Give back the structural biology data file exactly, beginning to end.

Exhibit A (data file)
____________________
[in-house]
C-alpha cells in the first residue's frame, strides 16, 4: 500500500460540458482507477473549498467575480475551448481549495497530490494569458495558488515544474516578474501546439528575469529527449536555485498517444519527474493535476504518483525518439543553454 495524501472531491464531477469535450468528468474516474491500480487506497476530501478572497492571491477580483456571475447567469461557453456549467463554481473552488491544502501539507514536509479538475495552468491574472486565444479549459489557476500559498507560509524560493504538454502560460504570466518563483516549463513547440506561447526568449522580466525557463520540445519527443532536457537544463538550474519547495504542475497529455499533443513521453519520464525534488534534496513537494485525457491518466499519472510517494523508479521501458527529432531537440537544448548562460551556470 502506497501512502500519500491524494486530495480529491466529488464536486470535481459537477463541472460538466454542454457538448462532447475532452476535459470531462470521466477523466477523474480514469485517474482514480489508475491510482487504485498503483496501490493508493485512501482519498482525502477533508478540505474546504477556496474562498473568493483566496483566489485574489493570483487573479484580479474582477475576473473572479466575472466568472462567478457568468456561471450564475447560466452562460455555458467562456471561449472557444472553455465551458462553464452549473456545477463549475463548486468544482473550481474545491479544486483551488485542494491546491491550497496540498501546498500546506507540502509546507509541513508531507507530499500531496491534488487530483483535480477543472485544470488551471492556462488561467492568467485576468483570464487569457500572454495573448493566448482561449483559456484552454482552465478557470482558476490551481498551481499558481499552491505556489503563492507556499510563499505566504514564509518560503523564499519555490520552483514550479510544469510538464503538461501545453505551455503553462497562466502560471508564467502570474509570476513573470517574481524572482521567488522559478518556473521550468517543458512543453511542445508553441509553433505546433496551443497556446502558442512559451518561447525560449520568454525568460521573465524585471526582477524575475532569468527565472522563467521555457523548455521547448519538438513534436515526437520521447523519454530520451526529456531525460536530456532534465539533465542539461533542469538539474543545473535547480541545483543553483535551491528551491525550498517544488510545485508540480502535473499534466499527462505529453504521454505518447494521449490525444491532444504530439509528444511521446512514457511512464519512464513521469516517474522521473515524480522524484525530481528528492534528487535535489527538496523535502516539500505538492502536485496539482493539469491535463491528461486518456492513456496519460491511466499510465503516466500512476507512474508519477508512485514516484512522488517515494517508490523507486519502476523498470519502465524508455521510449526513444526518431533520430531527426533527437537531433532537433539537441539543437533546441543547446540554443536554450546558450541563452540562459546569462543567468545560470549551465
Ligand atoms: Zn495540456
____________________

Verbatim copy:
[in-house]
C-alpha cells in the first residue's frame, strides 16, 4: 500500500460540458482507477473549498467575480475551448481549495497530490494569458495558488515544474516578474501546439528575469529527449536555485498517444519527474493535476504518483525518439543553454 495524501472531491464531477469535450468528468474516474491500480487506497476530501478572497492571491477580483456571475447567469461557453456549467463554481473552488491544502501539507514536509479538475495552468491574472486565444479549459489557476500559498507560509524560493504538454502560460504570466518563483516549463513547440506561447526568449522580466525557463520540445519527443532536457537544463538550474519547495504542475497529455499533443513521453519520464525534488534534496513537494485525457491518466499519472510517494523508479521501458527529432531537440537544448548562460551556470 502506497501512502500519500491524494486530495480529491466529488464536486470535481459537477463541472460538466454542454457538448462532447475532452476535459470531462470521466477523466477523474480514469485517474482514480489508475491510482487504485498503483496501490493508493485512501482519498482525502477533508478540505474546504477556496474562498473568493483566496483566489485574489493570483487573479484580479474582477475576473473572479466575472466568472462567478457568468456561471450564475447560466452562460455555458467562456471561449472557444472553455465551458462553464452549473456545477463549475463548486468544482473550481474545491479544486483551488485542494491546491491550497496540498501546498500546506507540502509546507509541513508531507507530499500531496491534488487530483483535480477543472485544470488551471492556462488561467492568467485576468483570464487569457500572454495573448493566448482561449483559456484552454482552465478557470482558476490551481498551481499558481499552491505556489503563492507556499510563499505566504514564509518560503523564499519555490520552483514550479510544469510538464503538461501545453505551455503553462497562466502560471508564467502570474509570476513573470517574481524572482521567488522559478518556473521550468517543458512543453511542445508553441509553433505546433496551443497556446502558442512559451518561447525560449520568454525568460521573465524585471526582477524575475532569468527565472522563467521555457523548455521547448519538438513534436515526437520521447523519454530520451526529456531525460536530456532534465539533465542539461533542469538539474543545473535547480541545483543553483535551491528551491525550498517544488510545485508540480502535473499534466499527462505529453504521454505518447494521449490525444491532444504530439509528444511521446512514457511512464519512464513521469516517474522521473515524480522524484525530481528528492534528487535535489527538496523535502516539500505538492502536485496539482493539469491535463491528461486518456492513456496519460491511466499510465503516466500512476507512474508519477508512485514516484512522488517515494517508490523507486519502476523498470519502465524508455521510449526513444526518431533520430531527426533527437537531433532537433539537441539543437533546441543547446540554443536554450546558450541563452540562459546569462543567468545560470549551465
Ligand atoms: Zn495540456